$$\begin{aligned}f_Y(y_i)&=\frac{{\theta_i}^2\left(y_i+\theta_i+2\right)}{\left(1+\theta_i\right)^{y_i+3}}\\ &=\exp\ \log\left[\frac{{\theta_i}^2\left(y_i+\theta_i+2\right)}{\left(1+\theta_i\right)^{y_i+3}}\right]\\ &=\exp\left[\log\left(\frac{{\theta_i}^2\left(y_i+\theta_i+2\right)}{\left(1+\theta_i\right)^{y_i+3}}\right)\right]\\ &=\exp\left[\log\left({\theta_i}^2\right)+\log\left(y_i+\theta_i+2\right)-\log\left(1+\theta_i\right)^{y_i+3}\right] \end{aligned}$$

Need to write in the form

$$f(y) = \exp{ [y(\theta) - b(\theta)]/ a(thi) + c(y, thi)}$$

I am actually stuck here and I am not sure about whether it can be written as canonical form or not. I have read somewhere that mixed distributions are not members of the exponential family.

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    $\begingroup$ Hint: You get a term $\log( y+\theta-2 )$ (where $-2$ has the wrong sign ...). There is no way that can be written as a separated product ... $\endgroup$ Commented Apr 14, 2021 at 3:34
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    $\begingroup$ I don't understand why you keep destroying the equations. Is there something you would like to change about them? $\endgroup$
    – whuber
    Commented Apr 14, 2021 at 17:13
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    $\begingroup$ I have no idea what $thi$ is supposed to be. $\endgroup$ Commented Apr 24, 2021 at 12:00
  • $\begingroup$ This question isn't answerable without explaining what $thi$ is. $\endgroup$
    – Sycorax
    Commented Apr 24, 2021 at 17:09
  • $\begingroup$ Most probably the $thi$ is supposed to be $\phi$ which is consistent with notation used in an exponential dispersion family. $\endgroup$ Commented May 18, 2021 at 17:50

1 Answer 1


In many cases there's a relatively simple, mindless test you can apply.

Recall that an Exponential family of distributions has densities of the form

$$f(x,\theta) = \exp(\eta(\theta)T(x) + A(\theta)+B(x)).$$

Suppose there is a region of values of $(x,\theta)$ in which $\eta,$ $T,$ $A,$ and $B$ are differentiable. Applying the logarithm and taking derivatives shows

$$\frac{\partial^2}{\partial x\partial \theta}\log f(x,\theta) = \eta^\prime(\theta)T^\prime(x),\tag{*}$$

effectively "killing off" the $A$ and $B$ terms.

If you can restrict this region to one where $\eta^\prime$ and $T^\prime$ each remain positive or negative, without equaling zero, and each is differentiable, you can repeat this process (after taking absolute values, if necessary, to assure the log can be applied):

$$\frac{\partial^2}{\partial x\partial \theta} \log|\frac{\partial^2}{\partial x\partial \theta}\log f(x,\theta)| = 0.$$

The result is zero because taking the log splits $(*)$ into a sum of a function of $\theta$ and a function of $x;$ just as at the outset, the mixed partial derivative kills both terms.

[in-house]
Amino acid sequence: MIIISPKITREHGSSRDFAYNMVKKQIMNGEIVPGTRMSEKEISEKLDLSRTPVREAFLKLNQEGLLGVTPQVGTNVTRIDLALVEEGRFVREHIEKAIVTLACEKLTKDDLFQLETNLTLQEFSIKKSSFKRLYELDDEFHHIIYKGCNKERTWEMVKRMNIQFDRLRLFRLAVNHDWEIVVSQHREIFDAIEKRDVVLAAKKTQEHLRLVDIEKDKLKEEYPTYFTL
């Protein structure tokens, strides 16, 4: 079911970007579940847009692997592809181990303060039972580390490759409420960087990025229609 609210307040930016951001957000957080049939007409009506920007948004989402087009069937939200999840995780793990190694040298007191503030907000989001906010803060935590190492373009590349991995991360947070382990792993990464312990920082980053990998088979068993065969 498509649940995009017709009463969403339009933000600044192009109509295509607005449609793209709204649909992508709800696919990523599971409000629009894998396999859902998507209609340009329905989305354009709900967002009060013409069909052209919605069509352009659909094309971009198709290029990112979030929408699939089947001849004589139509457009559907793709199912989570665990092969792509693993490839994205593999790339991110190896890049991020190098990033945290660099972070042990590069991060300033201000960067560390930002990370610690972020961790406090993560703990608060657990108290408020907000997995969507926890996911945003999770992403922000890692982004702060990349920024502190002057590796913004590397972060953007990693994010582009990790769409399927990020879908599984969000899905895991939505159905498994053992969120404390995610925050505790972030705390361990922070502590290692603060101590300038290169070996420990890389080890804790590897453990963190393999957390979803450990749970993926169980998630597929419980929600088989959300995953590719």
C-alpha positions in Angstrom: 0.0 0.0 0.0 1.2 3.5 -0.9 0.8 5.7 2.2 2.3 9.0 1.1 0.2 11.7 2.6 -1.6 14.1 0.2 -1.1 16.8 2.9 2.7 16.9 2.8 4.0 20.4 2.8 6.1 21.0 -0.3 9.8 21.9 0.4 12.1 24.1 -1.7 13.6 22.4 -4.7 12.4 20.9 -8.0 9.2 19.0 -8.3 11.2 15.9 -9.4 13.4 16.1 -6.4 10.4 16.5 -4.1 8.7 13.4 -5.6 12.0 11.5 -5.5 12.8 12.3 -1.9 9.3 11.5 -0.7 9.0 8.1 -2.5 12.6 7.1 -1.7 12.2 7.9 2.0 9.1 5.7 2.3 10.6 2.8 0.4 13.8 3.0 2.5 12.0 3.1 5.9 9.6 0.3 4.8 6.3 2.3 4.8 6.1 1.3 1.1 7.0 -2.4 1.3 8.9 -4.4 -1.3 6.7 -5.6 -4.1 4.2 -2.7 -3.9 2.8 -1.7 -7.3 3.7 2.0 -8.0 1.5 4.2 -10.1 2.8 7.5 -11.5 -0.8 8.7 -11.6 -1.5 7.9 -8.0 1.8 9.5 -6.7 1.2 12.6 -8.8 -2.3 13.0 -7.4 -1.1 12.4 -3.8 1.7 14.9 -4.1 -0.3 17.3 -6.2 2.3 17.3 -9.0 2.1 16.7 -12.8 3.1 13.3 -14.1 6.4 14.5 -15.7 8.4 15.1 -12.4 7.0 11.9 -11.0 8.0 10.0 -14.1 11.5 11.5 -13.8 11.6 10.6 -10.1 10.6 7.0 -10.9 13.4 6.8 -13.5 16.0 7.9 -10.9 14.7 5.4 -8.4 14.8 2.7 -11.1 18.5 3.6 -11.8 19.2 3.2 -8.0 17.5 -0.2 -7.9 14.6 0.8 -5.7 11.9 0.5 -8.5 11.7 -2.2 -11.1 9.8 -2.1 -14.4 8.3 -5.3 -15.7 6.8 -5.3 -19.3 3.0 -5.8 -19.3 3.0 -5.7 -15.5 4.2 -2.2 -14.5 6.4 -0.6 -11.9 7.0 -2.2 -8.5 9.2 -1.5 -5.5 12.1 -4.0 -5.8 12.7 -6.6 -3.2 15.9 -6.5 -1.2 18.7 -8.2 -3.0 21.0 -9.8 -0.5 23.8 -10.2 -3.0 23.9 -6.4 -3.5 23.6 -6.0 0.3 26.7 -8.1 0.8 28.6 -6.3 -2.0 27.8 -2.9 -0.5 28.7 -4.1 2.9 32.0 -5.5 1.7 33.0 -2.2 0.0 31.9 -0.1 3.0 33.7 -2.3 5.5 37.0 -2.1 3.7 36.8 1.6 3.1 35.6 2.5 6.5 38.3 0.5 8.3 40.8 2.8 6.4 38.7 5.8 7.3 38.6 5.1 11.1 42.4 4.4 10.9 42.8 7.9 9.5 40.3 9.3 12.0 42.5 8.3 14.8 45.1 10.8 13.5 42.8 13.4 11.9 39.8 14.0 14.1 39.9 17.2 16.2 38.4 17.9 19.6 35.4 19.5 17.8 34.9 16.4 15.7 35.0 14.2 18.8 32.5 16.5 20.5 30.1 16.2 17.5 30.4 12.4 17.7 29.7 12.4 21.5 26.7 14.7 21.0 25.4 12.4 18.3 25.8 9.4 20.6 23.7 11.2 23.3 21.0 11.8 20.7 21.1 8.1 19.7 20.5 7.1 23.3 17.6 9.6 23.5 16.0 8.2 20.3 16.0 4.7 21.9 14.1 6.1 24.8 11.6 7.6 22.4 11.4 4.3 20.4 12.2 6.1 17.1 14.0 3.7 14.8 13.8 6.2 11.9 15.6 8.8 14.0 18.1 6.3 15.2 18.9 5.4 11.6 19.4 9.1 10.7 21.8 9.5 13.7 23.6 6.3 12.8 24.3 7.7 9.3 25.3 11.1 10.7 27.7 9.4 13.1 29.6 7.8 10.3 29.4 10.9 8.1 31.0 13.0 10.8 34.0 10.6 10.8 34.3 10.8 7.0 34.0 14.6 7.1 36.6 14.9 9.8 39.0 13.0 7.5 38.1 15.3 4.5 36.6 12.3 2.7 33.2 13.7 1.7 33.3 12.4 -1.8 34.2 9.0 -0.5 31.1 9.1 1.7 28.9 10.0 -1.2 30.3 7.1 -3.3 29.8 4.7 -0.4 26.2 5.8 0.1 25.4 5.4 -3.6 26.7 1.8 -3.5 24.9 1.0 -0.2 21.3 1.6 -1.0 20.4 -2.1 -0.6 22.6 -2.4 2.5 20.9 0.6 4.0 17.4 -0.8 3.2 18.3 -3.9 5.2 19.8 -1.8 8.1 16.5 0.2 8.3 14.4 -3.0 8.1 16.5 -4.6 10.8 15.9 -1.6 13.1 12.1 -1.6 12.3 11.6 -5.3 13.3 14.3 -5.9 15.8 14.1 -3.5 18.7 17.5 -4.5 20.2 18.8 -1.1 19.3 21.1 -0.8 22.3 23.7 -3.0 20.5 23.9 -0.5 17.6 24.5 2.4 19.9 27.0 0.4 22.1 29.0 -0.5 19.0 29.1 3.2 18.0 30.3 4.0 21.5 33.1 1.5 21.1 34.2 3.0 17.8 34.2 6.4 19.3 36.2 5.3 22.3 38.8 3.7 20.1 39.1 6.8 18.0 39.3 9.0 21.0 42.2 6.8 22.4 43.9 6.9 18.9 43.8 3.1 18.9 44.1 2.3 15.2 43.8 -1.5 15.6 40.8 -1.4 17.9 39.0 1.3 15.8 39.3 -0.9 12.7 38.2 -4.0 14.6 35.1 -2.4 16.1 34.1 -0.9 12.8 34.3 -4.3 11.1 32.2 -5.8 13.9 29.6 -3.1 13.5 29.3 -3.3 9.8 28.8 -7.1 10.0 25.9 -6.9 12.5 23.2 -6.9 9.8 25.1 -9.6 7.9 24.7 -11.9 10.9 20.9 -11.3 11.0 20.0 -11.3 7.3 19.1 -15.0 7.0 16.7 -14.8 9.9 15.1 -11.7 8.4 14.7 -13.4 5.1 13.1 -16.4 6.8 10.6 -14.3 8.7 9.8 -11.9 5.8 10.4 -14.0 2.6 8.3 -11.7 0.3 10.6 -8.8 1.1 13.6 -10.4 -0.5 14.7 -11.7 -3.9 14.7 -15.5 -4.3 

The Lindley-Poisson distribution is a discrete distribution on the values $x\in\{0,1,2,\ldots\}$ with probabilities

$$f(x,\theta) = \frac{\theta^2(x+\theta+2)}{(\theta+1)^{x+3}}$$

for $\theta\gt 0,$ giving

$$\log f(x,\theta) = 2\log\theta + \log(x+\theta+2) - (x+3)\log(\theta+1).$$

Its mixed partial derivative can be mechanically computed using basic laws of differentiation as

$$\frac{\partial^2}{\partial x\partial \theta}\log f(x,\theta) = 0 - \frac{1}{(x+\theta+2)^2} - \frac{1}{\theta+1}.$$

This is constantly negative. Repeating this operation on its absolute value gives (again purely mechanically)

$$\frac{\partial^2}{\partial x\partial \theta} \log|\frac{\partial^2}{\partial x\partial \theta}\log f(x,\theta)| = \frac{6}{(x+\theta+2)^4}\ne 0,$$

proving this is not an Exponential family.

  • $\begingroup$ Hello @Whuber, thank you for the response. But can you please clarify why is that for distribution to belong to the exponential family the above differentiation should equal to zero? $\endgroup$
    Commented Apr 14, 2021 at 18:47
  • $\begingroup$ In fact, I wanted to write it in the form which is in the link below. stat.purdue.edu/~ovitek/STAT526-Spring11_files/pdfs/hw8-sol.pdf $\endgroup$
    Commented Apr 14, 2021 at 18:48
  • $\begingroup$ (1) I searched that pdf file for "Lindley" but found nothing, then searched for "Poisson" but still found nothing about the Poisson-Lindley distribution. (2) Re your request for clarification, I gave the full derivation in the first half of this answer between the lines "Recall that" and "kills both terms." $\endgroup$
    – whuber
    Commented Apr 14, 2021 at 19:48
  • $\begingroup$ I meant in this form: f(y)=exp{ [y(theta) - b(theta)]/ a(thi) + c(y, thi)} $\endgroup$
    Commented Apr 15, 2021 at 6:16
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    $\begingroup$ Based on the pdf linked by OP, looks like they were interested in an exponential dispersion family instead. $\endgroup$ Commented May 18, 2021 at 18:02

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